Wednesday, March 29, 2006

You Just Like to Argue

Yes, in a way, but it isn't the arguing itself, it is the importance of what I'm arguing. I wouldn't argue with you about sports or sports teams, who the greatest all time NFL quarterback or whether Barry Bonds deserves to be considered the home run king if he breaks the record. I don't care that much whether you argue the North or the South were right for the Civil War. I like having my beliefs challenged in a way that makes me think. My beliefs. My convictions. If I can't prove my point, then I should lose the argument and take the other person's position. It's probably the truth.

I'm assuming Mr. Hafley is reading based on things he's said. Last night after the debate, we talked for the first time. Well, we talked during the debate too, if you want to call it that. He's much different in one-on-one conversation. I do wonder what's the difference. The audience. No audience when we're just talking. I asked him if I believed differently than he originally thought. He said 'yes.' I told him that Charles Stanley has a book on eternal security and that we would be different than Stanley; our position isn't represented by his book. I told him that I could see how that the conditional sentences in Scripture seemed to be a key area where we differed. It is. They mainly take their position from implications of conditional clauses (the "if" clauses). He sort of agreed and we didn't talk about that.

Then I asked him what caused someone to lose his salvation. He referred to a chart he had shown, one that had Adam and Eve, one sin--out of the garden, Ananias and Sapphira, one sin--dead, and then one other example that I can't recall. His point was: one sin. See, his group believes that salvation (basically baptism in his group) washes away past sin. When you sin after that, well, you've got to, I think, confess it, and you get saved again. I asked him if any sin would cause someone to lose it. He said something like, "It must be a sin related to salvation." OK. I wondered what would one of those be. We couldn't finish that. I asked basically, "So what about a man lusting after a woman in his heart or 1 Peter 2 where it says 'fleshly lusts which war against the soul'?" He paused, halted, and it seemed like a hard question. That's about how the conversation ended. They don't think the death and shed blood of Christ covers future sin. They don't see salvation as past, present, future, that is, ongoing. The Bible teaches that, but they don't believe it.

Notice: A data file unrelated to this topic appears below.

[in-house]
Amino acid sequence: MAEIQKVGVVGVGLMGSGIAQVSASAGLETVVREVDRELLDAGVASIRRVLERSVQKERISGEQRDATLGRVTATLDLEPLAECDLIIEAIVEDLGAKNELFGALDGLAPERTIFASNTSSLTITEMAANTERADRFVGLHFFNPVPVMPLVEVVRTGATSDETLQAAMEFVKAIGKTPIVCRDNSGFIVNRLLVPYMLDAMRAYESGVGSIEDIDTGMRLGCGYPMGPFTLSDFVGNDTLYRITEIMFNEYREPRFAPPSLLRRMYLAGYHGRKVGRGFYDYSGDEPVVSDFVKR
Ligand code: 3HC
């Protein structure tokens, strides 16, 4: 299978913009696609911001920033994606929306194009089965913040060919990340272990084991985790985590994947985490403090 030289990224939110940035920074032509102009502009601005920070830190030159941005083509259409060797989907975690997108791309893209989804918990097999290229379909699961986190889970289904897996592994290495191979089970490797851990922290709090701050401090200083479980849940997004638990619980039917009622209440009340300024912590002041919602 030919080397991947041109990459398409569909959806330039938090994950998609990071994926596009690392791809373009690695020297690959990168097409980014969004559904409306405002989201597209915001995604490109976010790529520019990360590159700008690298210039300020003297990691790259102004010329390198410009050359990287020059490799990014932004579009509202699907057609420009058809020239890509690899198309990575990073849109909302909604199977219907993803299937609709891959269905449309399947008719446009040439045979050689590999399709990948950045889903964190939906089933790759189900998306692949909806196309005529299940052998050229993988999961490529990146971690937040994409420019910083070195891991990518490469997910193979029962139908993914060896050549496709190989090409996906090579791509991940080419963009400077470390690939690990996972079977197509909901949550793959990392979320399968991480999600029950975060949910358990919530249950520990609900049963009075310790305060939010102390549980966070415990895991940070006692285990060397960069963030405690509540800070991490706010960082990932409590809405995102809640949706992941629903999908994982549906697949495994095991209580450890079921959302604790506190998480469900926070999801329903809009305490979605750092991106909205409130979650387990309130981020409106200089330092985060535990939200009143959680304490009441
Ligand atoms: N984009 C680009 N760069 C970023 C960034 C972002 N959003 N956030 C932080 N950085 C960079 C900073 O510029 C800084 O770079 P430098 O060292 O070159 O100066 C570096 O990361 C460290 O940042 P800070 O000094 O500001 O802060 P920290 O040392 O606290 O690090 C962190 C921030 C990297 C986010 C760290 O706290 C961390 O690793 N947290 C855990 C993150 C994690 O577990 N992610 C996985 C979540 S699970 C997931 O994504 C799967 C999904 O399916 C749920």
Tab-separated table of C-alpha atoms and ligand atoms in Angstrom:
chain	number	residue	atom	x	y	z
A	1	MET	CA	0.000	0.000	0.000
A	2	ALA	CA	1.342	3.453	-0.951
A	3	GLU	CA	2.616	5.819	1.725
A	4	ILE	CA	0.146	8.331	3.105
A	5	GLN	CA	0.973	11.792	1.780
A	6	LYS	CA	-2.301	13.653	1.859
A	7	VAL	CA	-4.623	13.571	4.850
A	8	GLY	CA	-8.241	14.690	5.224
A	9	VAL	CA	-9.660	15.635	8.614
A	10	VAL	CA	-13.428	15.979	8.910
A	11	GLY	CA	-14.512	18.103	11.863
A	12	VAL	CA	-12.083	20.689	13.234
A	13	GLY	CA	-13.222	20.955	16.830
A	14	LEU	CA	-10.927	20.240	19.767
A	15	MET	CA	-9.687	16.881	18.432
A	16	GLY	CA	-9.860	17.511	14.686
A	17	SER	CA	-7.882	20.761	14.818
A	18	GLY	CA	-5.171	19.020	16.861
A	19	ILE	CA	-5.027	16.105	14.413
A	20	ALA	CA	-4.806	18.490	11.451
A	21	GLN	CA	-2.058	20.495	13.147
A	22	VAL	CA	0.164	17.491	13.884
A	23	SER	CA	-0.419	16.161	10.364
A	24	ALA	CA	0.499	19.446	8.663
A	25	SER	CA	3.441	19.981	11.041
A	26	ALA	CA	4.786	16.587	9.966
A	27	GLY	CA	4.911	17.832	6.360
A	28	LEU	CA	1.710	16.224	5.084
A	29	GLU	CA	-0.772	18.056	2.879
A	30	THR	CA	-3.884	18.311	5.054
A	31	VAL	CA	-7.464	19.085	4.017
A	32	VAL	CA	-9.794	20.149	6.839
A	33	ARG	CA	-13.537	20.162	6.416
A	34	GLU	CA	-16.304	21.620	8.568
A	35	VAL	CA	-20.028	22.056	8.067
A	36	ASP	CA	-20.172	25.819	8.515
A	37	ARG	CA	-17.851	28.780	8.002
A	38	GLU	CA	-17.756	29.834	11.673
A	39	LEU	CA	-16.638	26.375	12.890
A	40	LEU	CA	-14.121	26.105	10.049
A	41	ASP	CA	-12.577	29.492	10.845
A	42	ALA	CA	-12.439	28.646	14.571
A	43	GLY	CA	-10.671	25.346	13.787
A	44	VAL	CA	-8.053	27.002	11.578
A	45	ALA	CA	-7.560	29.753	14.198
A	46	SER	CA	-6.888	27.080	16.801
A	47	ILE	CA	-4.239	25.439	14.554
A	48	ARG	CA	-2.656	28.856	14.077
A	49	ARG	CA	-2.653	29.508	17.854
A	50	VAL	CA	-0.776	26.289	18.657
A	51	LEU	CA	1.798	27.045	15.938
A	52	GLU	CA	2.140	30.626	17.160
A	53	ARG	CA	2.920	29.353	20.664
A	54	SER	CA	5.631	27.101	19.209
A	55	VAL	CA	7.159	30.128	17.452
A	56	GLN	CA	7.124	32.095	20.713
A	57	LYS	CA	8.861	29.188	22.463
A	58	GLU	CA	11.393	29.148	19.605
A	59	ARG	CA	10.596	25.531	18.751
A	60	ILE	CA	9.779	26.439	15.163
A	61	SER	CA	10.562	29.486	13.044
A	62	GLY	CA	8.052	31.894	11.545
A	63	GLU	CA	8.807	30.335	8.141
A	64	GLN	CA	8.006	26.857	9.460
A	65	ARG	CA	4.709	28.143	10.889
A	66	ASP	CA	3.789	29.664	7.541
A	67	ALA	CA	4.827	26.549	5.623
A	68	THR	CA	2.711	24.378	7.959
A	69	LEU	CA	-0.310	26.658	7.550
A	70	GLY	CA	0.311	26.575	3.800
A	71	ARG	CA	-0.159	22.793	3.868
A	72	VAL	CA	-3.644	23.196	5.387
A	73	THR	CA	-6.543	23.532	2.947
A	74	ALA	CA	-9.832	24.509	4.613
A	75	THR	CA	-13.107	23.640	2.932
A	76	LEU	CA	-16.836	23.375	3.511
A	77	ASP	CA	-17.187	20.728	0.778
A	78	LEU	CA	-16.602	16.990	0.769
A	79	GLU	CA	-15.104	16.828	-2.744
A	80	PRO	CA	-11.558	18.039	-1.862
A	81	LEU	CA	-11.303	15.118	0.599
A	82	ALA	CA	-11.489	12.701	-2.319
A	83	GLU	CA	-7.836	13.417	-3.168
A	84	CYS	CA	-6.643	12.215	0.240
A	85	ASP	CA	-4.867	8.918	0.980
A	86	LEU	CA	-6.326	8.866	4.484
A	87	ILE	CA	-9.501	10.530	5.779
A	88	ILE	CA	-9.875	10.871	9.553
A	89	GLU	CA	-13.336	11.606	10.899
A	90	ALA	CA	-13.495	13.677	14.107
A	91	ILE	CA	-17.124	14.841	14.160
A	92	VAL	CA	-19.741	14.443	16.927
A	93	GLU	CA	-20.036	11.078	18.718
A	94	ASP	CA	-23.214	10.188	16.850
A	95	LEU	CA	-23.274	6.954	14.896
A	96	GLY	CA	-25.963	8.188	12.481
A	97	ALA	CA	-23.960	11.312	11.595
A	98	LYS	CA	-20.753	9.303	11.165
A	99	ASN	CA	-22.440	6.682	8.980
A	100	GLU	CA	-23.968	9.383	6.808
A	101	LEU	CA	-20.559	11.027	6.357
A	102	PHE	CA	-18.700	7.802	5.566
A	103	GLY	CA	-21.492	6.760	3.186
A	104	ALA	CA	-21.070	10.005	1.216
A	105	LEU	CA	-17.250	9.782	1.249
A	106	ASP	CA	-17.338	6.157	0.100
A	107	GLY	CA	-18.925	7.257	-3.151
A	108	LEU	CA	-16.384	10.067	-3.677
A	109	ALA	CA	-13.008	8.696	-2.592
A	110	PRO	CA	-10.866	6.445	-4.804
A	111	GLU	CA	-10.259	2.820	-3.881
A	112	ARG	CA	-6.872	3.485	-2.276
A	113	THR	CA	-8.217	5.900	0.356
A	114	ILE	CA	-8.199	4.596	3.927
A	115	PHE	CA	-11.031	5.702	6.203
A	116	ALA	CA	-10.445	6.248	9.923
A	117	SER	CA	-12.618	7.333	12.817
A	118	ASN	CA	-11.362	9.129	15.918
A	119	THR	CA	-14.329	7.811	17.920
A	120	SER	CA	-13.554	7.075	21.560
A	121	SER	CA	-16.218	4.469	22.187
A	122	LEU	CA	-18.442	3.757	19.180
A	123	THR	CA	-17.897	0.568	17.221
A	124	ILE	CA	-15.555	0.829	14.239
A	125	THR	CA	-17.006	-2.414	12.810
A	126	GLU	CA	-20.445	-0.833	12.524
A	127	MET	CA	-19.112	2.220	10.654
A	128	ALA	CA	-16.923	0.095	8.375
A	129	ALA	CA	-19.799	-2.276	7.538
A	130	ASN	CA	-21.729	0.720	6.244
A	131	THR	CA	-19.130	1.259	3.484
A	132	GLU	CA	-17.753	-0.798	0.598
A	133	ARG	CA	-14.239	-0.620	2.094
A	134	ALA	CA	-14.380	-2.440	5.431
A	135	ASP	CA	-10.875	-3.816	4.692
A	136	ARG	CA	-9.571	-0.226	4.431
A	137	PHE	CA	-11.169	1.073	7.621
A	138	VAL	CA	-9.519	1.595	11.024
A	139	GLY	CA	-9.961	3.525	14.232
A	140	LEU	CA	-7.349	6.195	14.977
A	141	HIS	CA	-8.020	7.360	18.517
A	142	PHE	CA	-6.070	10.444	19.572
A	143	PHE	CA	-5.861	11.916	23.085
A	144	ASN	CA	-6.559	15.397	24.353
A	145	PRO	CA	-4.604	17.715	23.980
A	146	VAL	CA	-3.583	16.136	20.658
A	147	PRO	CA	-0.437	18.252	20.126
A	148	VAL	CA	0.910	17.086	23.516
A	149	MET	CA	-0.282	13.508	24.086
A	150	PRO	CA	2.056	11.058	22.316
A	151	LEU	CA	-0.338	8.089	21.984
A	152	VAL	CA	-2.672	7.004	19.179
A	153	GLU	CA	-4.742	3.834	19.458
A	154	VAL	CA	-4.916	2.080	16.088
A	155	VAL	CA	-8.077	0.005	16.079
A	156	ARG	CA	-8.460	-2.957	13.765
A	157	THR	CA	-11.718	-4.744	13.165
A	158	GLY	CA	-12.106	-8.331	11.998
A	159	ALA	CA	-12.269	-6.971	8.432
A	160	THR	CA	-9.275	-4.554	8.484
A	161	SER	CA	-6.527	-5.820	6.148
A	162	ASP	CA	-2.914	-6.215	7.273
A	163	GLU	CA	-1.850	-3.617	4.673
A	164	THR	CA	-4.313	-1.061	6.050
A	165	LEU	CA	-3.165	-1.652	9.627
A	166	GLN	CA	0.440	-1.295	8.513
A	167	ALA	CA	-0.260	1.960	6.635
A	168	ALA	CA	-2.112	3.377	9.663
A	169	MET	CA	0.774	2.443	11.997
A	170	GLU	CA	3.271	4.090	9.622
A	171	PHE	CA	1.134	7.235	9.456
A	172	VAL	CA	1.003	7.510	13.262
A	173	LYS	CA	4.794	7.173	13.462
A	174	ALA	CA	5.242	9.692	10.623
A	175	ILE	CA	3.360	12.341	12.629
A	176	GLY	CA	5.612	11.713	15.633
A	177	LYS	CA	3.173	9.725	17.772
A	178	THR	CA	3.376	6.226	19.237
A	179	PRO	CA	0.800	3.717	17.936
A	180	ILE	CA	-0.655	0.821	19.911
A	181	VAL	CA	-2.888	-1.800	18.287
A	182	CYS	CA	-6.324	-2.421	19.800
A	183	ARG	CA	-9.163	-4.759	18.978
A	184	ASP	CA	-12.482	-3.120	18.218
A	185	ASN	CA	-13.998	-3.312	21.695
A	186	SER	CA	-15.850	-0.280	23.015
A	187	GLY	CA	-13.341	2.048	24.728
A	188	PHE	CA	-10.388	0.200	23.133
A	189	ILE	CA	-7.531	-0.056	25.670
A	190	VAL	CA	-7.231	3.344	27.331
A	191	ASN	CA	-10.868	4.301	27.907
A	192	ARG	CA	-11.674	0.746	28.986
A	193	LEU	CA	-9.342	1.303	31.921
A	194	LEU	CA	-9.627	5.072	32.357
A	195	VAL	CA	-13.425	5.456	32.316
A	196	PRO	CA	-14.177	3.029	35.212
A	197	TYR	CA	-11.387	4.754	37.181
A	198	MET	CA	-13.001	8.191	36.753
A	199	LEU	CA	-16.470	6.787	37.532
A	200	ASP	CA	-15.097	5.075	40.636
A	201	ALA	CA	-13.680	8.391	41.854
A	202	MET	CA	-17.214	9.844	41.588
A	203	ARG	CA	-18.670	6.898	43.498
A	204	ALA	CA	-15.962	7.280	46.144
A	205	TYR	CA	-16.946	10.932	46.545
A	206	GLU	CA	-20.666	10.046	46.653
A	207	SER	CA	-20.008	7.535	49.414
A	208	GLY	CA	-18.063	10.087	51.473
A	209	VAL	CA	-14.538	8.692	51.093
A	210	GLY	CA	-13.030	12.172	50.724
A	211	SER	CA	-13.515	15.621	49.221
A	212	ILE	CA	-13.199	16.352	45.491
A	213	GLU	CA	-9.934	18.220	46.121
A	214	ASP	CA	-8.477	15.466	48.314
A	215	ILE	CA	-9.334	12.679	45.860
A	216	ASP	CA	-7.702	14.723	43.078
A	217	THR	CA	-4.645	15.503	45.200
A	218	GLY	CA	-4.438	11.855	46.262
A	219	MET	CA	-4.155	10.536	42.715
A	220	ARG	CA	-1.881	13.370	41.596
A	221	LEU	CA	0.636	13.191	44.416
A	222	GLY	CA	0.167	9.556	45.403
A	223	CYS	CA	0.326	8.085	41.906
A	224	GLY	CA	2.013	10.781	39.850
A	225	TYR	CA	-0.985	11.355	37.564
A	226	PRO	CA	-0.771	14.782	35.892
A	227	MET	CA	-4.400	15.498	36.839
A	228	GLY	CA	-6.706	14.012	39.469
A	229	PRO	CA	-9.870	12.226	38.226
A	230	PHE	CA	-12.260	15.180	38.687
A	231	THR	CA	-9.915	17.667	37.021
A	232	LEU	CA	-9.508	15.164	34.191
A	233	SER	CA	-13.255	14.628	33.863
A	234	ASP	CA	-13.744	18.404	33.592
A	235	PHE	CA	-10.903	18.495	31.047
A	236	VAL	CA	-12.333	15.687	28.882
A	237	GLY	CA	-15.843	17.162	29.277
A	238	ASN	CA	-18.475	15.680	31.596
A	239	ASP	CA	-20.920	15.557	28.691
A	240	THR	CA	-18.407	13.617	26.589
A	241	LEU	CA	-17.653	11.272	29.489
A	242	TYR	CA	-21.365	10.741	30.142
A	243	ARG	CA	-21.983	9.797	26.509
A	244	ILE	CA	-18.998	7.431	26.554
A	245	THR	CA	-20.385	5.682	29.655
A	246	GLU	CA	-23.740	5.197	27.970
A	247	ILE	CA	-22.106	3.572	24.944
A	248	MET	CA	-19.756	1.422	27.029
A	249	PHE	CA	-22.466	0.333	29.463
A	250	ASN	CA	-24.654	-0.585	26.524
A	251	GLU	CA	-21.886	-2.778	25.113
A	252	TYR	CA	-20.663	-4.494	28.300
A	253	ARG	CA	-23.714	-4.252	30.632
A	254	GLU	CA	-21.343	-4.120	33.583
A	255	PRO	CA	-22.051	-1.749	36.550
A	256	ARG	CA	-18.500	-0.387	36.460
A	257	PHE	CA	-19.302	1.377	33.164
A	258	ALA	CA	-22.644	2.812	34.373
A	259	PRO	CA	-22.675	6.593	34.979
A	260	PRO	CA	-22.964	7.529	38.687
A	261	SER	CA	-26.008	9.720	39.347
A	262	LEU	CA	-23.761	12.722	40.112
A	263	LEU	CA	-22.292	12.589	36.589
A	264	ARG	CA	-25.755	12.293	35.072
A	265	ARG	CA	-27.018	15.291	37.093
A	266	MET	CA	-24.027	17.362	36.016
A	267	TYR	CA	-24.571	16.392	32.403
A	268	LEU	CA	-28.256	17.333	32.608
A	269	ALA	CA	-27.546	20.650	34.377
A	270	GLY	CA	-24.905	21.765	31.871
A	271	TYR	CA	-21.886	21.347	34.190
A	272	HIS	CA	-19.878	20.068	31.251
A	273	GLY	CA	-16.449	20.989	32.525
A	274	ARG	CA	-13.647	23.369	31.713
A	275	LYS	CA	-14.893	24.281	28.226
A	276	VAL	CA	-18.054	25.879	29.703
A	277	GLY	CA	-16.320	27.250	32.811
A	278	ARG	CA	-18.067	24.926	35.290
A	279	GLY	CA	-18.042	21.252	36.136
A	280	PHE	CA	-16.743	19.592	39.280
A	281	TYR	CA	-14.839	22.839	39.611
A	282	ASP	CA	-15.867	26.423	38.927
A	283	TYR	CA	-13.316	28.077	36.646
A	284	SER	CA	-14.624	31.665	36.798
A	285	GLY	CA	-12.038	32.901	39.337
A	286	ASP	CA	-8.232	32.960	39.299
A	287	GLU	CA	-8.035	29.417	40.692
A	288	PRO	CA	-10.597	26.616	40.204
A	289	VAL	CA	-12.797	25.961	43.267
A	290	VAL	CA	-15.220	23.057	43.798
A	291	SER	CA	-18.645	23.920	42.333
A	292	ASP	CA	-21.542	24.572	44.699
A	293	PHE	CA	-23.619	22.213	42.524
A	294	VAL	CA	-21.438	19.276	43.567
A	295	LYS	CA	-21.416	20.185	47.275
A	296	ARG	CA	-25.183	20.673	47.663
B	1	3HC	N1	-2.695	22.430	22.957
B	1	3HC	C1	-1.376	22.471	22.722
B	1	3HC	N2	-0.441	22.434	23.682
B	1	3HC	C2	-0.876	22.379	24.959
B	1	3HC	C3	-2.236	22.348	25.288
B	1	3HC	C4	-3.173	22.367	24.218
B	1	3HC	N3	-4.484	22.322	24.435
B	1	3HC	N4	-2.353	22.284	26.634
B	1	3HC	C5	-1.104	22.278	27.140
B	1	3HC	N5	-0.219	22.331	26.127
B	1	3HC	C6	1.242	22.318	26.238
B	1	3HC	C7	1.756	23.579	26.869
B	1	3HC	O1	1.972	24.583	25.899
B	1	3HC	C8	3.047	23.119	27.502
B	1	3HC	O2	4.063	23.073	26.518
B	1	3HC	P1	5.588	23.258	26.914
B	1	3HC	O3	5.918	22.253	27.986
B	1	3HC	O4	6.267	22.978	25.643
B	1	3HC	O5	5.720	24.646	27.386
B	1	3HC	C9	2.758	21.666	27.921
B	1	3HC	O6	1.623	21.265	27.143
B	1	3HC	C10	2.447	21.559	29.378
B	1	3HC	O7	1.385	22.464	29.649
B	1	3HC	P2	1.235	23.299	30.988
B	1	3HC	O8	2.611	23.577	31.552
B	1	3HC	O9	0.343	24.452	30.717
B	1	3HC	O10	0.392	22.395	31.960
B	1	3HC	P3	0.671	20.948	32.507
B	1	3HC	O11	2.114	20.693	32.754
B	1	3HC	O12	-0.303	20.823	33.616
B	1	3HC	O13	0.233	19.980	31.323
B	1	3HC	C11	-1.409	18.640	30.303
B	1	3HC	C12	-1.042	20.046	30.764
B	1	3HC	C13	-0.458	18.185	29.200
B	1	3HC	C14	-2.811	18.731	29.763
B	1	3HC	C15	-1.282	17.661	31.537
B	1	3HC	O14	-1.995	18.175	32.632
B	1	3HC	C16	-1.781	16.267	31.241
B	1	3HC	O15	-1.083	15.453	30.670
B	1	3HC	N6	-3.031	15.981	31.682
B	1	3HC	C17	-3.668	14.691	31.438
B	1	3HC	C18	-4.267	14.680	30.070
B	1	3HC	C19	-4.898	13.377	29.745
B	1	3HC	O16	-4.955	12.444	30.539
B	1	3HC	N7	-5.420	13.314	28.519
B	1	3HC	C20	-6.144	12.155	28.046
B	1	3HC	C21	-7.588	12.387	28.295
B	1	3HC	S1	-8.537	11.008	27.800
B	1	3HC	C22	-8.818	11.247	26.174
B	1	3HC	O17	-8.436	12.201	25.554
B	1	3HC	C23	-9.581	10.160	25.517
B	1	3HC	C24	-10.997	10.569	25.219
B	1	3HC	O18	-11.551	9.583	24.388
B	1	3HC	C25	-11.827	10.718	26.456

I'll keep you updated. In the meantime, it's not that I just like to argue. I'm not even going to argue with you about it.


Dave Mallinak said...

Your "Pong" with Mr. Hafley brings up an interesting dilemma for him. If baptism saves you, but one sin causes you to lose it, must one be baptized after every sin?

Kent Brandenburg said...

I don't think they think so. A big dilemma is also what to do with all those passages that teach we can't lose it and that no passage teaches that we can.

Jason Hodge said...

So would that make Aqua Man the most saved? Would Atlantis be a "state of grace"?

Terry McGovern said...

One verse I have always loved in relation to eternal security is Mathew 7:23. (Of course, there are dozens of good verses teaching the doctrine.)

In context Matthew 7:23 is dealing with judgment day. Notice Jesus said, "...I NEVER knew you:" Not I knew you three or four times and you died in a lost state after one sin that dealt with salvation."

He never knew them!

I will pray the Lord gives you wisdom for Thurday night.

Anonymous said...

Pastor, here is an idea. Have an "AQUA MAN" and "ATLANTIS" slide.

Kent Brandenburg said...

Brother McGovern,